Boko Haram’s abduction of hundreds of schoolgirls in April has garnered global outrage, including public condemnation by first lady Barack Obama, who said she and President Barack Obama were "outraged and heartbroken.” The Twitter hashtag #bringbackourgirls has gone viral, and caught the attention of celebrities across the globe.  

Nigerians have grown outraged at what many see as the government’s inability to halt the violence, and rescue the schoolgirls.

Schools closed across the nation Wednesday in protest of what teachers said are the government's failings.

In the northeastern capital of Maiduguri, the Nigeria Union of Teachers said it was protesting more than just the abduction of the girls. The union says 173 teachers have been killed in the three northeastern states of Borno, Adamawa and Yobe in the past five years.

Abdulkareem Haruna contributed to this report from Maiduguri, Nigeria.
 
  • An unidentified victim of Tuesday's car bomb explosions receives treatment in Jos University Teaching Hospital in Jos, Nigeria, May 21, 2014.
  • Red Cross personnel search for remains at the site of a car bomb in Jos, Nigeria, May 21, 2014.
  • People inspect the remains of a car bomb in Jos, Nigeria, May 21, 2014.
  • Smoke rises after a bomb blast at a bus terminal in Jos, Nigeria, May 20, 2014.

You May Like

Turbulent Transition Imperils Tunisia’s Arab Spring Gains

Critics say new anti-terrorism laws worsen Tunisia's situation while others put faith in country’s vibrant civil organizations, women’s movement More

Burundi’s Political Crisis May Become Humanitarian One

United Nations aid agencies issue warning as deadly violence sends tens of thousands fleeing More

Yemenis Adjust to Life Under Houthi Rule

Locals want warring parties to strike deal to stop bloodletting before deciding how country is governed More

This forum has been closed.
Comment Sorting
Comments
     
by: salome w peter from: kenya, kitui
May 23, 2014 4:25 PM
The relatives of the dead are heart broken,the Boko Haram have to be done away with completly.For how long will they terrorlise peopple,its a pitty peopple are searching for their loved ones ,the Nigerian Government,ask for assistance from other Countries to clean up this mess.Eternal rest to those who have died,amen.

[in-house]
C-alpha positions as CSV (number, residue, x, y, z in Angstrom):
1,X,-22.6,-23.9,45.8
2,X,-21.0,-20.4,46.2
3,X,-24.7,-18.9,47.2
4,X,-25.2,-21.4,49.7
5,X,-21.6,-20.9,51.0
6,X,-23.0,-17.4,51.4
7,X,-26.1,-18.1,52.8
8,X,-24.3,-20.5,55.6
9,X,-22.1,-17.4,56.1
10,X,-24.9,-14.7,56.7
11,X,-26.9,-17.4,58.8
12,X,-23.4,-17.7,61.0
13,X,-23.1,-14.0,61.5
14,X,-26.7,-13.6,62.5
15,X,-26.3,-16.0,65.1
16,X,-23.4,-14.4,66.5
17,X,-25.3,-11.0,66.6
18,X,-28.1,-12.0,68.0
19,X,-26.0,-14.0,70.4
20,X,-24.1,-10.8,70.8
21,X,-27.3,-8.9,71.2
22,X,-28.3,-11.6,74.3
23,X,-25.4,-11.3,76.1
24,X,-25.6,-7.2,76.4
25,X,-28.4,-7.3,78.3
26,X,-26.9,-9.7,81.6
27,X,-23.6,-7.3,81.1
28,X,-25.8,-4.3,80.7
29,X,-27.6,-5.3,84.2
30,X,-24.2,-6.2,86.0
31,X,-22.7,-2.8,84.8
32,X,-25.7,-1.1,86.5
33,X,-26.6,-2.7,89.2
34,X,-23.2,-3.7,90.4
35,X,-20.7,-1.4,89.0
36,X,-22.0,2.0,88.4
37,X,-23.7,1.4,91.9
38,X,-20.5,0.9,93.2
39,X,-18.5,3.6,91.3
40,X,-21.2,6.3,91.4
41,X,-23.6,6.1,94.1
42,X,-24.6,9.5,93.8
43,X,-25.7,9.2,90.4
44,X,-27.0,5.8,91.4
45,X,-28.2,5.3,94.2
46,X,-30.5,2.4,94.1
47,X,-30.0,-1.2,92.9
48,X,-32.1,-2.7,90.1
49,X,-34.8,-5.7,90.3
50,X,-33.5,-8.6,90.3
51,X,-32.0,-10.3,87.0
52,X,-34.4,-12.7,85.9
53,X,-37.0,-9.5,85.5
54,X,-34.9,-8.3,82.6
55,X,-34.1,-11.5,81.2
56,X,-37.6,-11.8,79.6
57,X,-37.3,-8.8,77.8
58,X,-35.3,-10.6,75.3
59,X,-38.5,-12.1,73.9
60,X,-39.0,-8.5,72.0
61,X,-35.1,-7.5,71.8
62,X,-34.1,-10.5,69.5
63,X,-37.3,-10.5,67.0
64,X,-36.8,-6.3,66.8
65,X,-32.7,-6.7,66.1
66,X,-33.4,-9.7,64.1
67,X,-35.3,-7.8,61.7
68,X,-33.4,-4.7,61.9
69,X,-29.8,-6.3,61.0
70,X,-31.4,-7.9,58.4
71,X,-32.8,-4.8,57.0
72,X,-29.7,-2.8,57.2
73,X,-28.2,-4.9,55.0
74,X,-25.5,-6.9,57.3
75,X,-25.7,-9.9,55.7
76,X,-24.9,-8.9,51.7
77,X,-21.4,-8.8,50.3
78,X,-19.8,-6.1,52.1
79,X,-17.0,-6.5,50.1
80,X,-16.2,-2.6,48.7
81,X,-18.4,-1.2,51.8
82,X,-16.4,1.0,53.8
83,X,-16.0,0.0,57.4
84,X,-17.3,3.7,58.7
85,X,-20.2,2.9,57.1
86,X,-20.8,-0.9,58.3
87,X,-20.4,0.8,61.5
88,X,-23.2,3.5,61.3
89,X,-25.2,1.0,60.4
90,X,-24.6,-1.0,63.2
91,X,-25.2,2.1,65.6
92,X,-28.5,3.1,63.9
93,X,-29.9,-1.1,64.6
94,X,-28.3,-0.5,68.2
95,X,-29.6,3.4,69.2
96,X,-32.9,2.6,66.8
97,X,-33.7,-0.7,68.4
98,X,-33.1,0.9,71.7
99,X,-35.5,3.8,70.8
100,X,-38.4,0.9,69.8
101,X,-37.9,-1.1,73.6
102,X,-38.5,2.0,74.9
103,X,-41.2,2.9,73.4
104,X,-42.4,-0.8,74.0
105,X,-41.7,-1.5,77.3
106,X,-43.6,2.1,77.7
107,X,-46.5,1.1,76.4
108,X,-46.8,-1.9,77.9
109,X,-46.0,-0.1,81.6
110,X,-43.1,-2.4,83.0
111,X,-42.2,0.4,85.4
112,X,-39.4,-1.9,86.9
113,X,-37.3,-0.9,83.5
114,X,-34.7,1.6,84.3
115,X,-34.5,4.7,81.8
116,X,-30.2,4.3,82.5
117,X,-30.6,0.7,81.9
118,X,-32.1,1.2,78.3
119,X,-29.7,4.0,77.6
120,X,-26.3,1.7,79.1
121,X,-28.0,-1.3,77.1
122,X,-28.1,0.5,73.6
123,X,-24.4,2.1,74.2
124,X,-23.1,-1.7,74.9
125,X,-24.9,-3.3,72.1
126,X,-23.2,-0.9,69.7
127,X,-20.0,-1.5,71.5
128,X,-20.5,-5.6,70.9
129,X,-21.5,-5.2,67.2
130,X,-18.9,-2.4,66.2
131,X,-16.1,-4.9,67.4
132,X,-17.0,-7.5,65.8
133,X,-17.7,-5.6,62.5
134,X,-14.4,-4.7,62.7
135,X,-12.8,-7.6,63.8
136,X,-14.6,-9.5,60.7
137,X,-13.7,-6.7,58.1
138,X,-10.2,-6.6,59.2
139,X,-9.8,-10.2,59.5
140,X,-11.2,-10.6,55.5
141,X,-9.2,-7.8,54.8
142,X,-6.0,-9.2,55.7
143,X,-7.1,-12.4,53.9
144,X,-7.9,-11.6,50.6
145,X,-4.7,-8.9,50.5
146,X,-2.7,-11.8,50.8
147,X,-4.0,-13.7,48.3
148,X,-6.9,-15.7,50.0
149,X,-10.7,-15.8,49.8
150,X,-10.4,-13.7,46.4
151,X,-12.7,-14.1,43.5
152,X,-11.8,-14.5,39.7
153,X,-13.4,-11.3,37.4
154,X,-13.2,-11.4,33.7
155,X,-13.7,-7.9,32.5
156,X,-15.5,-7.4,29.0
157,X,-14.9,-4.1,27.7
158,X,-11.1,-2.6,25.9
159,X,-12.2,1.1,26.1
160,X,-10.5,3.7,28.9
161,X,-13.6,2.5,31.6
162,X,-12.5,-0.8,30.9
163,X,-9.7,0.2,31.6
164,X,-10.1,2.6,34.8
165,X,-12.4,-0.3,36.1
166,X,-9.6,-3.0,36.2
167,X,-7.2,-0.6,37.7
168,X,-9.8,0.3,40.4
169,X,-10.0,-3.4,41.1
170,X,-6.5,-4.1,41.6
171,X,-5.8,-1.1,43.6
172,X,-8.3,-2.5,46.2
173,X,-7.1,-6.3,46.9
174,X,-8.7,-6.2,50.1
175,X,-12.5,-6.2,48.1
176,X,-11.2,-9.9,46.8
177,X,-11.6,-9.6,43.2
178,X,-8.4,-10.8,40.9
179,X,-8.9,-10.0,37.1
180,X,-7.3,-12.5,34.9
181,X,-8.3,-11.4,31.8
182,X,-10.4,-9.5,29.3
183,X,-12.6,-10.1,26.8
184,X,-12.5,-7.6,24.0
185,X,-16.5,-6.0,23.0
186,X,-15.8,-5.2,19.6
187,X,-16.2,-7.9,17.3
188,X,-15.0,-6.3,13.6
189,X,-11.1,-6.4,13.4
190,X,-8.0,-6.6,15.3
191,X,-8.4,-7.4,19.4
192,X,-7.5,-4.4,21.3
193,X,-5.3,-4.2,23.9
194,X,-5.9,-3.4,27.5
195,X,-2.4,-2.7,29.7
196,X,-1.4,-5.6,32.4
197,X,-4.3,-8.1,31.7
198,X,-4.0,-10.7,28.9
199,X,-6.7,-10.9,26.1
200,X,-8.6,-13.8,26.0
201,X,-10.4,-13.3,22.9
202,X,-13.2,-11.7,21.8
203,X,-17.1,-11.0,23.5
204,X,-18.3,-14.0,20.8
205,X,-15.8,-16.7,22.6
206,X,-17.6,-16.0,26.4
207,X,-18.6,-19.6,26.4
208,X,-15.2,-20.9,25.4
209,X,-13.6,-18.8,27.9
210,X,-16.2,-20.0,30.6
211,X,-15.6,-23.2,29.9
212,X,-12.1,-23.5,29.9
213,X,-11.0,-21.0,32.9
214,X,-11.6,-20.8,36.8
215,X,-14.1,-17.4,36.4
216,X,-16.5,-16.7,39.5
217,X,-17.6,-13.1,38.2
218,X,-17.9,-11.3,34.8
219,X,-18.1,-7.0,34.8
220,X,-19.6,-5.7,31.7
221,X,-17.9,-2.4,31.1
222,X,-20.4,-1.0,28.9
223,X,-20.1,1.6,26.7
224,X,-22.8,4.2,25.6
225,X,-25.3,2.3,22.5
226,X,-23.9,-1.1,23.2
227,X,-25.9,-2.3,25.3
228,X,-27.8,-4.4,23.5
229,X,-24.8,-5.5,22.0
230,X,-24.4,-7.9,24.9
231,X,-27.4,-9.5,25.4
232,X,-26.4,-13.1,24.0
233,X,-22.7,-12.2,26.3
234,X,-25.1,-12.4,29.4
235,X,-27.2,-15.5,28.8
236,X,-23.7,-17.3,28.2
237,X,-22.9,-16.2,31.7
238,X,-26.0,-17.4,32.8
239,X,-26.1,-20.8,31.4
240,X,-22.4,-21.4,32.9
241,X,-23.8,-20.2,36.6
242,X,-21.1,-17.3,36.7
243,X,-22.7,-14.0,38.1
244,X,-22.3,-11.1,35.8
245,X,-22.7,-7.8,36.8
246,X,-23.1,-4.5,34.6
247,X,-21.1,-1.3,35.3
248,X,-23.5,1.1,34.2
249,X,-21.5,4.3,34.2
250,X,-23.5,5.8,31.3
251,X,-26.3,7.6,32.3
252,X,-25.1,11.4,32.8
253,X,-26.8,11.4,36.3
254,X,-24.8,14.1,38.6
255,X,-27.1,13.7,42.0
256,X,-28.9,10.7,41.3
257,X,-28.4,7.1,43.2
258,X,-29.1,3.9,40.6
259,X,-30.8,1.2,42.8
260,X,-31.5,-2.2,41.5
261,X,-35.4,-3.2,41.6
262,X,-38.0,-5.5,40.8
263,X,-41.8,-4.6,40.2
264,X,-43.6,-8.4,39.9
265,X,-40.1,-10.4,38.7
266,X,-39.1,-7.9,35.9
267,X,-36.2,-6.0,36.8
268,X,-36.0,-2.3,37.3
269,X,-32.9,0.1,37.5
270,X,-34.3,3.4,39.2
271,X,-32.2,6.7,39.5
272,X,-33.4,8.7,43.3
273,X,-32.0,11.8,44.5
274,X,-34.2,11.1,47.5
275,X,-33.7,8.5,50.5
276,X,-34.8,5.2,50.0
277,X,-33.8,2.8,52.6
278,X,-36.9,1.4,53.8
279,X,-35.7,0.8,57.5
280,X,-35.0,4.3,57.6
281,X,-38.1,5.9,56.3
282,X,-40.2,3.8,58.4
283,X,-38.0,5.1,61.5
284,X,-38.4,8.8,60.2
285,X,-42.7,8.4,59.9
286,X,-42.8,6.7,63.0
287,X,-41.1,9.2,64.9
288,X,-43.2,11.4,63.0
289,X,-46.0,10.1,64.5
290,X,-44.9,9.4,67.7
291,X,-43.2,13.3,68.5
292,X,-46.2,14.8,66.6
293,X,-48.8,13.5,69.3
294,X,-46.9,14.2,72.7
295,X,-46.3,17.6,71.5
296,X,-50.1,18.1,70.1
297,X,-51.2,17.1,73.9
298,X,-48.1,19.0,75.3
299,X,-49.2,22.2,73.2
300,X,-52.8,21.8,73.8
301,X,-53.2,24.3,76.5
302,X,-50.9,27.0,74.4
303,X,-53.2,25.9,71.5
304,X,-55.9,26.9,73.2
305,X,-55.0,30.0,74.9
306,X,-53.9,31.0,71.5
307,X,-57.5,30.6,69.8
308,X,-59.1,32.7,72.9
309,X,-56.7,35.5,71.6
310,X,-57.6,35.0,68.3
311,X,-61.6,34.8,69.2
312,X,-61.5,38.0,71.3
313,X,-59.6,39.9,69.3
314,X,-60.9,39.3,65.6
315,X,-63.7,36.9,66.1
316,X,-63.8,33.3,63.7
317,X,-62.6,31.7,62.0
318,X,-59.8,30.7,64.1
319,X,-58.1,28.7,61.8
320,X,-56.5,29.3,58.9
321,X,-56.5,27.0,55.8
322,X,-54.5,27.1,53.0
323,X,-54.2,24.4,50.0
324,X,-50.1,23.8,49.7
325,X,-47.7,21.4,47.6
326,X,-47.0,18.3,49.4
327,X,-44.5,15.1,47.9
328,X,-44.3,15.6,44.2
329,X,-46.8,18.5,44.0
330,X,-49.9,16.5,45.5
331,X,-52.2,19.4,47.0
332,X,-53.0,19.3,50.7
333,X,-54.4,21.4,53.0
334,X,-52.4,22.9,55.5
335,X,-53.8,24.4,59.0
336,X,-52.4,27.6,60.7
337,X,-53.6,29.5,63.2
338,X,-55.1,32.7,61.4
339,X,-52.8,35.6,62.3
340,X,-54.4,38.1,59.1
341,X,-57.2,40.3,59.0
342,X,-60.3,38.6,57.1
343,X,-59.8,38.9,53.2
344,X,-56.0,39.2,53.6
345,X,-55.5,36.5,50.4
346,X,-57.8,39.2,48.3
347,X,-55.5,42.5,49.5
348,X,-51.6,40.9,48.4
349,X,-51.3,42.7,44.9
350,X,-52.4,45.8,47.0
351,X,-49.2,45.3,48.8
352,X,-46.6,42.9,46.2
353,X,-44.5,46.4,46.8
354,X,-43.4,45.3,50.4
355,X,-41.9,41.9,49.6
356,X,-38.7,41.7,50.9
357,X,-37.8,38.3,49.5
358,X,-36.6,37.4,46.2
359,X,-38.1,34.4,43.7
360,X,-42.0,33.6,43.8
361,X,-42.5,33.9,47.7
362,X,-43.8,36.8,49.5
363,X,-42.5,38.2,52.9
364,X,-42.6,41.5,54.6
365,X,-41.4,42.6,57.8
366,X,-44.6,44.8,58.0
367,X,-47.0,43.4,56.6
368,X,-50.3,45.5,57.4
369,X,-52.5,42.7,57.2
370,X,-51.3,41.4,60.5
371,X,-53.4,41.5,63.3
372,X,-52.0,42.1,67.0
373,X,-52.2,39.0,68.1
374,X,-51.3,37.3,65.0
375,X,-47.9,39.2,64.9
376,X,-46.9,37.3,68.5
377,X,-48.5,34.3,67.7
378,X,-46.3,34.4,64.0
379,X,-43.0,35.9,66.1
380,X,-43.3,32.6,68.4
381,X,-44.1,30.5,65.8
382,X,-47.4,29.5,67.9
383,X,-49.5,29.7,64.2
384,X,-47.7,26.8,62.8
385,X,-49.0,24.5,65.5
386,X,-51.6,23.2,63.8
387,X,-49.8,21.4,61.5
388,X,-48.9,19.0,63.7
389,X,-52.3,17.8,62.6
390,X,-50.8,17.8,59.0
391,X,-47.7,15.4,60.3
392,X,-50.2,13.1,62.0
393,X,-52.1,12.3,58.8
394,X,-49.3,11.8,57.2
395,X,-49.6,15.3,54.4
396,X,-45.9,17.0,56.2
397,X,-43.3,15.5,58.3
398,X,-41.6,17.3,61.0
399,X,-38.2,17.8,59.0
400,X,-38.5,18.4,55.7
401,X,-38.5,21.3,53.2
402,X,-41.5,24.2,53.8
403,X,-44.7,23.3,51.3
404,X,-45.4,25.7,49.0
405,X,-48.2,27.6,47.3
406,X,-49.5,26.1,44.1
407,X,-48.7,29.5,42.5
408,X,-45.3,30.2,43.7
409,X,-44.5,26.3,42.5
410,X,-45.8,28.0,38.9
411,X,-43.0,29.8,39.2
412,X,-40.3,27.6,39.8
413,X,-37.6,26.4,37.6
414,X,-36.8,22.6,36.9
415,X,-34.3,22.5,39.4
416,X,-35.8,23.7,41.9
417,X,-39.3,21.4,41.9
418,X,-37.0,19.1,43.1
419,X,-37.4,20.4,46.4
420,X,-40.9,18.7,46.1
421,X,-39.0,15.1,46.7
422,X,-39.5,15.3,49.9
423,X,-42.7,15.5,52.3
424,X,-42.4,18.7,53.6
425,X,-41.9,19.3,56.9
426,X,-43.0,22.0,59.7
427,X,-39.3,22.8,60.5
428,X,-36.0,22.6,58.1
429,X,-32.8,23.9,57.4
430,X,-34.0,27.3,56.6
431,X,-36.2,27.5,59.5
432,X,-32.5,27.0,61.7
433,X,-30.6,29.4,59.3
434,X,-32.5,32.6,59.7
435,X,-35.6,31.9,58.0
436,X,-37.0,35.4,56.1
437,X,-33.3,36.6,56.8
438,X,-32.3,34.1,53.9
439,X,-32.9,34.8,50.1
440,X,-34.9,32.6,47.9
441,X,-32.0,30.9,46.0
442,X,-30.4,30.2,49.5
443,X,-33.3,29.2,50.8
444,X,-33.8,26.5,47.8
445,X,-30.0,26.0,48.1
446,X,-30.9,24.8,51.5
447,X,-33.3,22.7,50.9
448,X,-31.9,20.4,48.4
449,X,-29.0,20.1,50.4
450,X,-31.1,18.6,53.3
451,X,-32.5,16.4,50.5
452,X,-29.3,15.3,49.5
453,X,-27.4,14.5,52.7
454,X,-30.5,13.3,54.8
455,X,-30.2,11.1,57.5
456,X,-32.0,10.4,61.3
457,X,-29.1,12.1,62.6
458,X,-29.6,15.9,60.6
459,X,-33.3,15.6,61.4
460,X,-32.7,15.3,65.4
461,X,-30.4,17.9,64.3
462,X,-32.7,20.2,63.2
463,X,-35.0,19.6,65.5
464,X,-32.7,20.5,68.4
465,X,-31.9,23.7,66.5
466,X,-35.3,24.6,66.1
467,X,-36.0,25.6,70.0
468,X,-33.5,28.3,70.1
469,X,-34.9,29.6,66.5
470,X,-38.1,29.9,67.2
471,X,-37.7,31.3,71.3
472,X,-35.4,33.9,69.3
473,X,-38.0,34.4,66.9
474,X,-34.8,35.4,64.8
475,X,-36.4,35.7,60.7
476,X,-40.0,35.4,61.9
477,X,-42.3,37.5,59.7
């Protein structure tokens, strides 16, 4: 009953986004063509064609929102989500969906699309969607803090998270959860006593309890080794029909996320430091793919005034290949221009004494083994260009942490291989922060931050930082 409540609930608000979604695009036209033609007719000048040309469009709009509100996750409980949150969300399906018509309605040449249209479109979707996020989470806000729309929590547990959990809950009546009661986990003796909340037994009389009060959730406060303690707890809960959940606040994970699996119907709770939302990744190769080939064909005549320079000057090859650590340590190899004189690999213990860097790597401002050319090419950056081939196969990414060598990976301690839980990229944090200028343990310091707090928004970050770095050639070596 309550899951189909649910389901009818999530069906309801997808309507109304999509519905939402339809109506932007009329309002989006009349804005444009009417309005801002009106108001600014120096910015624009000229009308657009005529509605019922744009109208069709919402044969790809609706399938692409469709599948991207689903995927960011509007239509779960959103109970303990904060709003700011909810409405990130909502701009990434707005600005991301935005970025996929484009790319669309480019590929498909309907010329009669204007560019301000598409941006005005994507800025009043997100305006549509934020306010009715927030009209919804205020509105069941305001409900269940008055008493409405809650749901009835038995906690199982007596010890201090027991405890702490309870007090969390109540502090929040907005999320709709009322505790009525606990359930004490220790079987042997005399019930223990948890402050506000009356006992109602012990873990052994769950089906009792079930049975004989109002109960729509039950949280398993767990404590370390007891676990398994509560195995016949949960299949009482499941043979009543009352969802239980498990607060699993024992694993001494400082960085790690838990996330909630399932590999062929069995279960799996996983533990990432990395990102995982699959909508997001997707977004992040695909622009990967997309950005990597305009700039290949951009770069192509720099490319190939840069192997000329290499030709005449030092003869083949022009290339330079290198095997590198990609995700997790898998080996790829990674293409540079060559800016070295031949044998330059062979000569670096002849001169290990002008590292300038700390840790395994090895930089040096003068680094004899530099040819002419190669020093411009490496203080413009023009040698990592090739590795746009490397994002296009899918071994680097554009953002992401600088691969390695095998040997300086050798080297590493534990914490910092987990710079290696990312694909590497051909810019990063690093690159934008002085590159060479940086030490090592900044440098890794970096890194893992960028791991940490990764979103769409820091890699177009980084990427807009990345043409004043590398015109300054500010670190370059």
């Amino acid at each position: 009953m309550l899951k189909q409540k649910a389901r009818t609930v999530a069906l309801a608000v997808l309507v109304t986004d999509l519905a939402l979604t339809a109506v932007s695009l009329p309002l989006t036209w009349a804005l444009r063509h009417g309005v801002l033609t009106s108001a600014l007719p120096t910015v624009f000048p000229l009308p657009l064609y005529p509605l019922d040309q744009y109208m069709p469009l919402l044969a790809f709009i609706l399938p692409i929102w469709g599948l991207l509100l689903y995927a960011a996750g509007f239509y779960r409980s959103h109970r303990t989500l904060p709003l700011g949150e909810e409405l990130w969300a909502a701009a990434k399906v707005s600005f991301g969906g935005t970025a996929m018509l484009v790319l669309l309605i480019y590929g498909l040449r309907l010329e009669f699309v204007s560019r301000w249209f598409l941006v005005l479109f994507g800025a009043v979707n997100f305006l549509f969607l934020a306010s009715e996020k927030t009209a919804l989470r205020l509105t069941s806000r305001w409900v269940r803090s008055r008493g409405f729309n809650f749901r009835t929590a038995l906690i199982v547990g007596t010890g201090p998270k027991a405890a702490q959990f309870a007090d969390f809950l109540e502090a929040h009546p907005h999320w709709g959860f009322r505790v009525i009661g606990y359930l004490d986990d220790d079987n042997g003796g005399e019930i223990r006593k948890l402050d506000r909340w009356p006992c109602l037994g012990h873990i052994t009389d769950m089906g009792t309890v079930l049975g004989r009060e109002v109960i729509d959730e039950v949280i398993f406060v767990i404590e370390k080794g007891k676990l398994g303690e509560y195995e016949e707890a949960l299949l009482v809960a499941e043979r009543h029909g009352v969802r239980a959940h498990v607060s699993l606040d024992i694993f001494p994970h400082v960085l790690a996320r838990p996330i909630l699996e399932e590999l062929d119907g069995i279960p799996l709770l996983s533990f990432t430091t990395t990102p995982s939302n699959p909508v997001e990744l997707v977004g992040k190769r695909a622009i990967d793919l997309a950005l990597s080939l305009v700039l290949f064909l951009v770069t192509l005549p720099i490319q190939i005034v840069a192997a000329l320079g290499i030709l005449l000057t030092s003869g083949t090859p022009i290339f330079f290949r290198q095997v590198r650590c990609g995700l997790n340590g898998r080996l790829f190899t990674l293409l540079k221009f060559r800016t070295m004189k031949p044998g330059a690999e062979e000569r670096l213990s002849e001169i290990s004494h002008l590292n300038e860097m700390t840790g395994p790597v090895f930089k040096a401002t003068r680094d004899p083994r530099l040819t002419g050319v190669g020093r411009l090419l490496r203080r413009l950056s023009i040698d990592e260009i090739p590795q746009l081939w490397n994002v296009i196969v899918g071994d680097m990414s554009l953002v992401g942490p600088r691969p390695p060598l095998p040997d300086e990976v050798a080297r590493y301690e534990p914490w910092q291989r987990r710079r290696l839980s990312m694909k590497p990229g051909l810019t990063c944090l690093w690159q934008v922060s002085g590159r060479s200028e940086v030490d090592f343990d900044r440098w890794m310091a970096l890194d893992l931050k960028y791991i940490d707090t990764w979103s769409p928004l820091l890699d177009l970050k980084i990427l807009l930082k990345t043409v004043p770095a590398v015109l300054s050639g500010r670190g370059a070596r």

Featured Videos

Your JavaScript is turned off or you have an old version of Adobe's Flash Player. Get the latest Flash player.
Texas Town Residents Told to 'Just Leave' Ahead of Flood Threati
X
Greg Flakus
May 29, 2015 11:24 PM
Water from heavy rain in eastern and central Texas is now swelling rivers that flow into the Gulf of Mexico, threatening towns along their banks. VOA’s Greg Flakus visited the town of Wharton, southwest of Houston, where the Colorado River is close to cresting.
Video

Video Texas Town Residents Told to 'Just Leave' Ahead of Flood Threat

Water from heavy rain in eastern and central Texas is now swelling rivers that flow into the Gulf of Mexico, threatening towns along their banks. VOA’s Greg Flakus visited the town of Wharton, southwest of Houston, where the Colorado River is close to cresting.
Video

Video New York's One World Trade Center Observatory Opens to Public

From New Jersey to Long Island, from Northern suburbs to the Atlantic Ocean, with all of New York City in-between.  That view became available to the public Friday as the One World Trade Center Observatory opened in New York -- atop the replacement for the buildings destroyed in the September 11, 2001, attacks.  VOA’s Bernard Shusman reports.
Video

Video Seoul Sponsors Korean Unification Fair

With inter-Korean relations deteriorating over the North’s nuclear program, past military provocations and human rights abuses, many Koreans still hold out hope for eventual peaceful re-unification. VOA’s Brian Padden visited a “unification fair” held this week in Seoul, where border communities promoted the benefits of increased cooperation.